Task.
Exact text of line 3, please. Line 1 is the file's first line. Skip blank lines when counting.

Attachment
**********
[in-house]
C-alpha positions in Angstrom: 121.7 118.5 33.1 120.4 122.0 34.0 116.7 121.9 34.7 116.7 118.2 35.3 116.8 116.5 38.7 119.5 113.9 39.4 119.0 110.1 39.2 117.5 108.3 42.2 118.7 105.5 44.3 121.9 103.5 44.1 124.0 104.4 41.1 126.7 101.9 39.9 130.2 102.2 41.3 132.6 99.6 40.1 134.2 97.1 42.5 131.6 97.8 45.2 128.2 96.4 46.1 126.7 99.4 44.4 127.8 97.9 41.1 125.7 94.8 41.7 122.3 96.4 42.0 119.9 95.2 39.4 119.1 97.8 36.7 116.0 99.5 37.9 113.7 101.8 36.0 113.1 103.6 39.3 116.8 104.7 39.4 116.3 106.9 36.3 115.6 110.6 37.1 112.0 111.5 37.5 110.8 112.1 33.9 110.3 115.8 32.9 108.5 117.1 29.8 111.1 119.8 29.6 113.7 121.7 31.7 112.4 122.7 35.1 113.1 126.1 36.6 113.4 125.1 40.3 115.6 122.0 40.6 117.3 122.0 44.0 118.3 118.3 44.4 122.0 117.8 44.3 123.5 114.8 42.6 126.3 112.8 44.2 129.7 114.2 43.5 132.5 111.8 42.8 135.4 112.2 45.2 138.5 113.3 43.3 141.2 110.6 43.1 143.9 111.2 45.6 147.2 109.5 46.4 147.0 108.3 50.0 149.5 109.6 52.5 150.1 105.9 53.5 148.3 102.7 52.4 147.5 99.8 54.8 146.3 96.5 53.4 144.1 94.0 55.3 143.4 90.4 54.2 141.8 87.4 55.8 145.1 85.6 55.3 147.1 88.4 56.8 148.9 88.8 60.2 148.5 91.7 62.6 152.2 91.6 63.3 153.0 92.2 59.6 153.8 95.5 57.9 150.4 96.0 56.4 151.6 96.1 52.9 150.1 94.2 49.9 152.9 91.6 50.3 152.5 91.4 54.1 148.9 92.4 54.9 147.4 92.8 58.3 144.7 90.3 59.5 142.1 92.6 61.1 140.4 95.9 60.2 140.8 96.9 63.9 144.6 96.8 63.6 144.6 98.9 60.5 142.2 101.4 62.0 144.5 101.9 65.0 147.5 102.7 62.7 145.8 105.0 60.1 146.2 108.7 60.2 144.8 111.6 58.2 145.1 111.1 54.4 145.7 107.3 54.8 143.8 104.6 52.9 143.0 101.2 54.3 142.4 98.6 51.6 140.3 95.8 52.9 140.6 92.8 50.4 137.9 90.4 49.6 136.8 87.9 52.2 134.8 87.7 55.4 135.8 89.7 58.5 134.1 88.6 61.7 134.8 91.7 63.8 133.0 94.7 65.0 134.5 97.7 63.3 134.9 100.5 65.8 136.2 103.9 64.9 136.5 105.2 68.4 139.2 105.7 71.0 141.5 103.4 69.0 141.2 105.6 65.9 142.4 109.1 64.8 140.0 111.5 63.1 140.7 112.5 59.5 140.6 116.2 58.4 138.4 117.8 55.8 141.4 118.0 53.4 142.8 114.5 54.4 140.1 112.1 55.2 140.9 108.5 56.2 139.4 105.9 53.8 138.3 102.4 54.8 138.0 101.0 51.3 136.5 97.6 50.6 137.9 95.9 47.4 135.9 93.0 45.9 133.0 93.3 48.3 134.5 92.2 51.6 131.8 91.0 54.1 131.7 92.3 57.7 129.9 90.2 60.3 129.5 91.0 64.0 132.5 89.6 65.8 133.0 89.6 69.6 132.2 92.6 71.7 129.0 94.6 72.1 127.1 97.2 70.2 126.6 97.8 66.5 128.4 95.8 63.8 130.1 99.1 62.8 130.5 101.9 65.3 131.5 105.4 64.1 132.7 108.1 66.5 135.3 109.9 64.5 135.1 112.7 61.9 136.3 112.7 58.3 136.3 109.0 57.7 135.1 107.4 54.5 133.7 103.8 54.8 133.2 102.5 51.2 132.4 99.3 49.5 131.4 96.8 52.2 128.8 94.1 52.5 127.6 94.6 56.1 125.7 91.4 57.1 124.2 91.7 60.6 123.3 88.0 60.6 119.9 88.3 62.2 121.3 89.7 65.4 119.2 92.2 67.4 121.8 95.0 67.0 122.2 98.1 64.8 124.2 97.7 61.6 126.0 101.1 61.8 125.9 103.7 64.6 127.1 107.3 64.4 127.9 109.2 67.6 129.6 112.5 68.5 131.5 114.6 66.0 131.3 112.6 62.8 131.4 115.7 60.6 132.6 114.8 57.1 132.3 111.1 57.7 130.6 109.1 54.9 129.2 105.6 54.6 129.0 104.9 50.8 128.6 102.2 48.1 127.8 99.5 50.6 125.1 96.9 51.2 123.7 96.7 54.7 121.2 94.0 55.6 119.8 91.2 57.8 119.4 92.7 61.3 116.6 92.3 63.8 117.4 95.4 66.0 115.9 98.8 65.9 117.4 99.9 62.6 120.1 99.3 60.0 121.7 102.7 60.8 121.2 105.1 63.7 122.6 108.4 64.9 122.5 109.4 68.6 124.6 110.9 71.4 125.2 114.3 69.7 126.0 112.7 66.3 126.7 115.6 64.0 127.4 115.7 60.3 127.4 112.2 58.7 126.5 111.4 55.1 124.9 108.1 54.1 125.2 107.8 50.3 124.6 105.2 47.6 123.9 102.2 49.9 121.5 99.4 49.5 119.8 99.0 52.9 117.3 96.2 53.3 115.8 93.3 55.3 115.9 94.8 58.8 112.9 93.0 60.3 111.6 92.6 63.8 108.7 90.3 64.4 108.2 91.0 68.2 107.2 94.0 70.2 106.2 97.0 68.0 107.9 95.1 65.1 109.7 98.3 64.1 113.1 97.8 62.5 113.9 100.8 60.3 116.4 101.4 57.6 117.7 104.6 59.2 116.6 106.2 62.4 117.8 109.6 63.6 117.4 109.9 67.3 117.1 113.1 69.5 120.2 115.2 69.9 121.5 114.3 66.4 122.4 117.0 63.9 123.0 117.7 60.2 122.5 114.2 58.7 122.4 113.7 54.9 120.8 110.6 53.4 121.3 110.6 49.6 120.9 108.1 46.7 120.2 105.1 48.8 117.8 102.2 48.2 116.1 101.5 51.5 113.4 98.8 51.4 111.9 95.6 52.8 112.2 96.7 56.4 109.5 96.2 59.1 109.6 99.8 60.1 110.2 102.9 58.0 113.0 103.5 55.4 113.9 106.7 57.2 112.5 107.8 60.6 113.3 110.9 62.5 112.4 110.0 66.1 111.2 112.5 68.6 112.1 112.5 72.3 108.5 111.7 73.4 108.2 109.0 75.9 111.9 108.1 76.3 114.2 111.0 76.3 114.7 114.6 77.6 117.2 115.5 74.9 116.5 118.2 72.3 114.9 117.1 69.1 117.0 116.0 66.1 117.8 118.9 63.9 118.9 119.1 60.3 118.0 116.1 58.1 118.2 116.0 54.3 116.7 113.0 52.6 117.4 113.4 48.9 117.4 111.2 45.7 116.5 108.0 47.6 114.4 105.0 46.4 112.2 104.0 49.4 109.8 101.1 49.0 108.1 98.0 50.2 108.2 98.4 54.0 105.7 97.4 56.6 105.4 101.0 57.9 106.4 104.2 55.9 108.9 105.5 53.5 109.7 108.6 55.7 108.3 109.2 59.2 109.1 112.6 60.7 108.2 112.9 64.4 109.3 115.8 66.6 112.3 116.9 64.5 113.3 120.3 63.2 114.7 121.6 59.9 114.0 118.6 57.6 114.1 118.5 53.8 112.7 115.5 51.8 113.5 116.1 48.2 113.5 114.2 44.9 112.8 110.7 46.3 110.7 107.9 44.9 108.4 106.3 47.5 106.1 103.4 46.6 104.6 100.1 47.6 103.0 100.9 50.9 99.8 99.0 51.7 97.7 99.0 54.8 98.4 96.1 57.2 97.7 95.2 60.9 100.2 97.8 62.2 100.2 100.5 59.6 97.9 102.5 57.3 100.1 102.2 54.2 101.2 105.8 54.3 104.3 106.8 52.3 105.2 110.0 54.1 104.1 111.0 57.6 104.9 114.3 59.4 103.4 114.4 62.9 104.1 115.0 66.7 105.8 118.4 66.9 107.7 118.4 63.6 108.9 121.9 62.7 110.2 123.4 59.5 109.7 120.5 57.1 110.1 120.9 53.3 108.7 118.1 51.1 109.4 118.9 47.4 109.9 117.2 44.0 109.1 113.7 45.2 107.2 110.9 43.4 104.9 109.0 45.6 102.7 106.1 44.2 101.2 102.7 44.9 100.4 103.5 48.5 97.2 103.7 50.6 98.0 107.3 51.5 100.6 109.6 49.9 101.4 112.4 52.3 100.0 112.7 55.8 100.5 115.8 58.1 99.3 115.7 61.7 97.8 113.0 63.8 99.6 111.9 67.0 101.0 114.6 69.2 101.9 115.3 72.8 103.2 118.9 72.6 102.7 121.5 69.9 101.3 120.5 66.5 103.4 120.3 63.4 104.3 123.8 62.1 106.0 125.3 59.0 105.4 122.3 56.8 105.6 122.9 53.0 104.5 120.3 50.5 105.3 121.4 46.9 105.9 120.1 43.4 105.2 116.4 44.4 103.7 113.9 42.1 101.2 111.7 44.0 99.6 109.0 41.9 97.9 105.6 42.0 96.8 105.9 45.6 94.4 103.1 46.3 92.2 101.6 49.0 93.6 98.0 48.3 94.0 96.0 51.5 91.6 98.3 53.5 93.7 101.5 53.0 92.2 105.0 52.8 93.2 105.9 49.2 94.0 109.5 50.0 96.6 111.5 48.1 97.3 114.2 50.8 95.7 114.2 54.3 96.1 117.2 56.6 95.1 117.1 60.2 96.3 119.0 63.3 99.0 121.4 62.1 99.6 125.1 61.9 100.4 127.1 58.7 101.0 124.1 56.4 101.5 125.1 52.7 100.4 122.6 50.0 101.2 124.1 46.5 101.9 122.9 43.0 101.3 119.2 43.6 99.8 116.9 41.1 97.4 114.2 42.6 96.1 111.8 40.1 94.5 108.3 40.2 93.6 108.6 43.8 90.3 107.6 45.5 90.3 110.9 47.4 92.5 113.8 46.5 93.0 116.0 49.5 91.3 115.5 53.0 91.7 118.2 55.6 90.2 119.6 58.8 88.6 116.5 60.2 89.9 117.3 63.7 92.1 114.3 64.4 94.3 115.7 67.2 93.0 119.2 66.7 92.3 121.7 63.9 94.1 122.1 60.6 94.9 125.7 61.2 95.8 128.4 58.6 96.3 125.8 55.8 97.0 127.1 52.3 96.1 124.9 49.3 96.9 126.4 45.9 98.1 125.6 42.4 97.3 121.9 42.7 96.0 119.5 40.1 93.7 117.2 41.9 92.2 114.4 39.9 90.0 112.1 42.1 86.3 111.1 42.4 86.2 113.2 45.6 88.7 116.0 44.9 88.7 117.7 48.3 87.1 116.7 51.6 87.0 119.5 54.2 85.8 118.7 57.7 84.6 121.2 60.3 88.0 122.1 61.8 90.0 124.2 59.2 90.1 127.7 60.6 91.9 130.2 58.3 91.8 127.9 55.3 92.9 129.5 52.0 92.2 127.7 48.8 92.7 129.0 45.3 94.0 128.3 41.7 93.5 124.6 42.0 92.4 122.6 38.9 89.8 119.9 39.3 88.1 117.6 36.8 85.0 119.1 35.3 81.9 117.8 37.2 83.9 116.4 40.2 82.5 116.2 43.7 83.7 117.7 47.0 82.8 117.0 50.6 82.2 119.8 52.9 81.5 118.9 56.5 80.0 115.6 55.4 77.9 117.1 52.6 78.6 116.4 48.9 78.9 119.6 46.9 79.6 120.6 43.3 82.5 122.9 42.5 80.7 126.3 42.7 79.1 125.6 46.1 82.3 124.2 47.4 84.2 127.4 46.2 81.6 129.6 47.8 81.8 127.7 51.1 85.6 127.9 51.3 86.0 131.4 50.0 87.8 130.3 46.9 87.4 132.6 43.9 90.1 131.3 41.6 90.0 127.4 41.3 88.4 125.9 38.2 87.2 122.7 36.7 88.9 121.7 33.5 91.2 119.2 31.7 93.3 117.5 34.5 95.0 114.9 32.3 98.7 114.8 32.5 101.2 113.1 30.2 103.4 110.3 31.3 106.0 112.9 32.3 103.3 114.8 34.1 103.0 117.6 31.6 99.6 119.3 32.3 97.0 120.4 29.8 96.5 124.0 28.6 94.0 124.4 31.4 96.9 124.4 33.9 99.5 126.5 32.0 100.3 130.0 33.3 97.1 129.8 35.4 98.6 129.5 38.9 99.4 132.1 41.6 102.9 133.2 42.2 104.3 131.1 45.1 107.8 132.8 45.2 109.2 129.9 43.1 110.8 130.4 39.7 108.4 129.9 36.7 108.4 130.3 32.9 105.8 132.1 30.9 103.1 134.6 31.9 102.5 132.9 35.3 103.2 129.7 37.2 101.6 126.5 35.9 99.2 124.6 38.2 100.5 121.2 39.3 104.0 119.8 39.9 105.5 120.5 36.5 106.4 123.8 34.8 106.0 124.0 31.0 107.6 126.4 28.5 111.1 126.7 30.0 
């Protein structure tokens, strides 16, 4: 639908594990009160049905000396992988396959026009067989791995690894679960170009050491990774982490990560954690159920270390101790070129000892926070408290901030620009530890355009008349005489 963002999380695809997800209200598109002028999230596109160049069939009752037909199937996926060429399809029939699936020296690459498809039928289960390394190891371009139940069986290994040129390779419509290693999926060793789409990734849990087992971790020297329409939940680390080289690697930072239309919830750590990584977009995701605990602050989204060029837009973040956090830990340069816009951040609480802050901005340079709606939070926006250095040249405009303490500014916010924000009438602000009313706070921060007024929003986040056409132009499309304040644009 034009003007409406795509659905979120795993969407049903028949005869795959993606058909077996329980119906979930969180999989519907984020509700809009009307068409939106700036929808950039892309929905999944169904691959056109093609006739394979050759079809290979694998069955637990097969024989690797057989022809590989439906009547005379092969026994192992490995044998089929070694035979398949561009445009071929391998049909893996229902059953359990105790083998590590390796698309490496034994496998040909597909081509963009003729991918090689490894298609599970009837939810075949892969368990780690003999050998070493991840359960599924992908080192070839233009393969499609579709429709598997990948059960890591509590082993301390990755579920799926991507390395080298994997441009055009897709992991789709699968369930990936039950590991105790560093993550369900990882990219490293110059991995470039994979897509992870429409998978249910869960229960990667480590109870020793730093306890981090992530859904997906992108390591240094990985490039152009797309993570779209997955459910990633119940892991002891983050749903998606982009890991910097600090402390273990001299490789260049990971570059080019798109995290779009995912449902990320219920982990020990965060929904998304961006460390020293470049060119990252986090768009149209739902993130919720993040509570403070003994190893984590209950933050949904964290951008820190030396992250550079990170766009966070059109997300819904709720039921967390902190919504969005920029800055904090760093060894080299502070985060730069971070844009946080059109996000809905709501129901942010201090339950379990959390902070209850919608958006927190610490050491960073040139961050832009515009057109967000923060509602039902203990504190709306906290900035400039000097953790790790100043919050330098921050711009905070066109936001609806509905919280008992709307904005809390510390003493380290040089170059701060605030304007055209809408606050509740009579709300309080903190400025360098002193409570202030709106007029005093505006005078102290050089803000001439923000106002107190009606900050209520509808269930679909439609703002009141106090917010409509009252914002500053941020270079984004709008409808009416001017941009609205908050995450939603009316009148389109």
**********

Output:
């Protein structure tokens, strides 16, 4: 639908594990009160049905000396992988396959026009067989791995690894679960170009050491990774982490990560954690159920270390101790070129000892926070408290901030620009530890355009008349005489 963002999380695809997800209200598109002028999230596109160049069939009752037909199937996926060429399809029939699936020296690459498809039928289960390394190891371009139940069986290994040129390779419509290693999926060793789409990734849990087992971790020297329409939940680390080289690697930072239309919830750590990584977009995701605990602050989204060029837009973040956090830990340069816009951040609480802050901005340079709606939070926006250095040249405009303490500014916010924000009438602000009313706070921060007024929003986040056409132009499309304040644009 034009003007409406795509659905979120795993969407049903028949005869795959993606058909077996329980119906979930969180999989519907984020509700809009009307068409939106700036929808950039892309929905999944169904691959056109093609006739394979050759079809290979694998069955637990097969024989690797057989022809590989439906009547005379092969026994192992490995044998089929070694035979398949561009445009071929391998049909893996229902059953359990105790083998590590390796698309490496034994496998040909597909081509963009003729991918090689490894298609599970009837939810075949892969368990780690003999050998070493991840359960599924992908080192070839233009393969499609579709429709598997990948059960890591509590082993301390990755579920799926991507390395080298994997441009055009897709992991789709699968369930990936039950590991105790560093993550369900990882990219490293110059991995470039994979897509992870429409998978249910869960229960990667480590109870020793730093306890981090992530859904997906992108390591240094990985490039152009797309993570779209997955459910990633119940892991002891983050749903998606982009890991910097600090402390273990001299490789260049990971570059080019798109995290779009995912449902990320219920982990020990965060929904998304961006460390020293470049060119990252986090768009149209739902993130919720993040509570403070003994190893984590209950933050949904964290951008820190030396992250550079990170766009966070059109997300819904709720039921967390902190919504969005920029800055904090760093060894080299502070985060730069971070844009946080059109996000809905709501129901942010201090339950379990959390902070209850919608958006927190610490050491960073040139961050832009515009057109967000923060509602039902203990504190709306906290900035400039000097953790790790100043919050330098921050711009905070066109936001609806509905919280008992709307904005809390510390003493380290040089170059701060605030304007055209809408606050509740009579709300309080903190400025360098002193409570202030709106007029005093505006005078102290050089803000001439923000106002107190009606900050209520509808269930679909439609703002009141106090917010409509009252914002500053941020270079984004709008409808009416001017941009609205908050995450939603009316009148389109």